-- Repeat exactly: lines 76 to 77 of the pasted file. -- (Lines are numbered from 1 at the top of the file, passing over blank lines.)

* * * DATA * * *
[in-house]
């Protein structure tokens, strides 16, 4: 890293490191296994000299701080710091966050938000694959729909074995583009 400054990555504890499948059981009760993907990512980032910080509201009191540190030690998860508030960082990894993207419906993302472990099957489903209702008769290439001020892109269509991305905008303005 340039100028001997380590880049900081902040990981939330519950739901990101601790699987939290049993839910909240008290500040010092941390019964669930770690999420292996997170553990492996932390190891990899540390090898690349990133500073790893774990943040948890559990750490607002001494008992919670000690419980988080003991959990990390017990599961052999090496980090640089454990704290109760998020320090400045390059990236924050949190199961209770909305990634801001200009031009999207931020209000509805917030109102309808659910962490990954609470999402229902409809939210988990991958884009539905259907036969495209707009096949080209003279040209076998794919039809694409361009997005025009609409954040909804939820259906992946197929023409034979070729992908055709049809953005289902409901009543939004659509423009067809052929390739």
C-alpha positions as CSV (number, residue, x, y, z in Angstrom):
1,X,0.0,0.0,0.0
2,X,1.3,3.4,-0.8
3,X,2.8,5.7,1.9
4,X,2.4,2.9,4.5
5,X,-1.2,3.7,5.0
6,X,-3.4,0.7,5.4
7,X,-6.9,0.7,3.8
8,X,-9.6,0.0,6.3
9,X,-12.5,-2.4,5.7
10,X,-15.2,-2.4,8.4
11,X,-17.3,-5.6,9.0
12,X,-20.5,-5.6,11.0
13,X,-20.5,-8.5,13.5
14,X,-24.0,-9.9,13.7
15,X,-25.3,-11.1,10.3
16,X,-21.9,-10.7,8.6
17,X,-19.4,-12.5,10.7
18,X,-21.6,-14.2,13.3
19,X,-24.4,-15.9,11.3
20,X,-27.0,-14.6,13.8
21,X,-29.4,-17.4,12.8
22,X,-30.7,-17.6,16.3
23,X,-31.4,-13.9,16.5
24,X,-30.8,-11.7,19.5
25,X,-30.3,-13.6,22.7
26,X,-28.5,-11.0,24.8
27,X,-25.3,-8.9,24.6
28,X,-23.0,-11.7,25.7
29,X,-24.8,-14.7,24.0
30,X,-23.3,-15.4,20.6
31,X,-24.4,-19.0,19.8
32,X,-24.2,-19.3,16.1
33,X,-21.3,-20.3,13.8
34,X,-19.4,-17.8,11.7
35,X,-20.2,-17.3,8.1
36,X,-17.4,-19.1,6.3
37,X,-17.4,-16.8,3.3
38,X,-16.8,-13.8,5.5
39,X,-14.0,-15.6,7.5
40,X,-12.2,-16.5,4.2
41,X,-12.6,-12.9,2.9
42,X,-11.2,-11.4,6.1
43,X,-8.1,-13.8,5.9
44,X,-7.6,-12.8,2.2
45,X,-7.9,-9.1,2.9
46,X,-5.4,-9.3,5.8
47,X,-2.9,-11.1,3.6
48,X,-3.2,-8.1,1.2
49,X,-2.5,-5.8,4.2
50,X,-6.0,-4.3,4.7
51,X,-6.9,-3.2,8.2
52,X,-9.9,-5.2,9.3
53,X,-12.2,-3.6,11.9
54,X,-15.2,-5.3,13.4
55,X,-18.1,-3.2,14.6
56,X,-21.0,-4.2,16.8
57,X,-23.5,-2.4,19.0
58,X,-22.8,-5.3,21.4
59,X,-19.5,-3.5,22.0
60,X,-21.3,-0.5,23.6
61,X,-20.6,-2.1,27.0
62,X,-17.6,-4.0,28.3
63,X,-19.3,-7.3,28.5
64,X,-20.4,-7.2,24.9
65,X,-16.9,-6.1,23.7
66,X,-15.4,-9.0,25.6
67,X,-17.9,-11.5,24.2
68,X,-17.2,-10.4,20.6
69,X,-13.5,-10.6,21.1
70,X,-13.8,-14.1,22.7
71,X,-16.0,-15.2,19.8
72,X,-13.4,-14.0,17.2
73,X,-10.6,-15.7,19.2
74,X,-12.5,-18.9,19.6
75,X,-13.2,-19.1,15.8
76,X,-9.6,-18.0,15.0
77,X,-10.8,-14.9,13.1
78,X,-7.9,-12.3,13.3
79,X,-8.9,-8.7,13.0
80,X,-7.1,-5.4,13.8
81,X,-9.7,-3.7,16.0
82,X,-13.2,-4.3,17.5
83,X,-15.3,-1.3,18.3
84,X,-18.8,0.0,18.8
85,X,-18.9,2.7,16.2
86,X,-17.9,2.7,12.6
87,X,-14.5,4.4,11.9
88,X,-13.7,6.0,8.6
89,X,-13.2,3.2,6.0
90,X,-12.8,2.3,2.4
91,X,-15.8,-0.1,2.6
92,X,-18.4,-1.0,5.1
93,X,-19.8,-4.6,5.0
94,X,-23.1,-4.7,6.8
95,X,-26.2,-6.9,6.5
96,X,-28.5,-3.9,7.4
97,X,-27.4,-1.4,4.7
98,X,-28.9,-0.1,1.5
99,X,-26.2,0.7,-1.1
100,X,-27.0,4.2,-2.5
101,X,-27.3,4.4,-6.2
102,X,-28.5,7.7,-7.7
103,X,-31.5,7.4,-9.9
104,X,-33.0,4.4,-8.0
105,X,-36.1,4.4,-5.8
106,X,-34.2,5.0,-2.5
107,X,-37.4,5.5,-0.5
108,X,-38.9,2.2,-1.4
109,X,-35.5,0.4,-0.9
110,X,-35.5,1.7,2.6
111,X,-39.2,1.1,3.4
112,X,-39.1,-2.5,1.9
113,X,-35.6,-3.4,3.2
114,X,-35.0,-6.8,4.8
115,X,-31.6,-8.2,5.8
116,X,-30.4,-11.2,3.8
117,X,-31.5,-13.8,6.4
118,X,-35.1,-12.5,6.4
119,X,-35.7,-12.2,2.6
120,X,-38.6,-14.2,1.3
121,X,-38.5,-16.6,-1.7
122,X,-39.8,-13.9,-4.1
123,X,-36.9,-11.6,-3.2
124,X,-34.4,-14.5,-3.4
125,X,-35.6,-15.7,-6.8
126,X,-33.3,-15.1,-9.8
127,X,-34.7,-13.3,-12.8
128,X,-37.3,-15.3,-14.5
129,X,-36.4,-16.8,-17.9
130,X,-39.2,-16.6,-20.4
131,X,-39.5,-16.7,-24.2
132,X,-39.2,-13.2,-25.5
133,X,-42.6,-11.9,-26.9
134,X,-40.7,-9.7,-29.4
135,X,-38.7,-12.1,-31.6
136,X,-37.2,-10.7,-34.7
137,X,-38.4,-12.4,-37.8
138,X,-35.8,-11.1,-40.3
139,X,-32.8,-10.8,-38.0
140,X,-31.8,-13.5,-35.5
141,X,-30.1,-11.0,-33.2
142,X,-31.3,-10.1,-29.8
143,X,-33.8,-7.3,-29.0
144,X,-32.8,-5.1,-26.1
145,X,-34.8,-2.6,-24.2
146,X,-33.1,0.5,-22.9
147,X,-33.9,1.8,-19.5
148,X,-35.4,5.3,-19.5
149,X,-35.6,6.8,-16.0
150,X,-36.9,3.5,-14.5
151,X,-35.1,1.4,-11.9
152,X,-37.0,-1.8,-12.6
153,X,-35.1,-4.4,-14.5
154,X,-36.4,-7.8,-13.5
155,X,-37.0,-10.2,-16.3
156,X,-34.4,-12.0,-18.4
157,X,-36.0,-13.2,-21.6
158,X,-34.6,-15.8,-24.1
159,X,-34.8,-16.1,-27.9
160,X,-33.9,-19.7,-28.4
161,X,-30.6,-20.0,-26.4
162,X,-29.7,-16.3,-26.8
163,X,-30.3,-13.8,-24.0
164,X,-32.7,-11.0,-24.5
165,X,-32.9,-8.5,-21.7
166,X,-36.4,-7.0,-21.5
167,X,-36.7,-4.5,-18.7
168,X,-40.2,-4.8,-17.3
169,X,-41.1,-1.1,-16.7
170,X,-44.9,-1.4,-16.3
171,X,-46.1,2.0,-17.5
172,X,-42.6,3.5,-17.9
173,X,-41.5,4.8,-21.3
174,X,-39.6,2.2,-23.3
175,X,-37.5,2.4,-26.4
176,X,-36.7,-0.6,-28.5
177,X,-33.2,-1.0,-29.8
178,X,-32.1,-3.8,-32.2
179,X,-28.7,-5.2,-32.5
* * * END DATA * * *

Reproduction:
73,X,-10.6,-15.7,19.2
74,X,-12.5,-18.9,19.6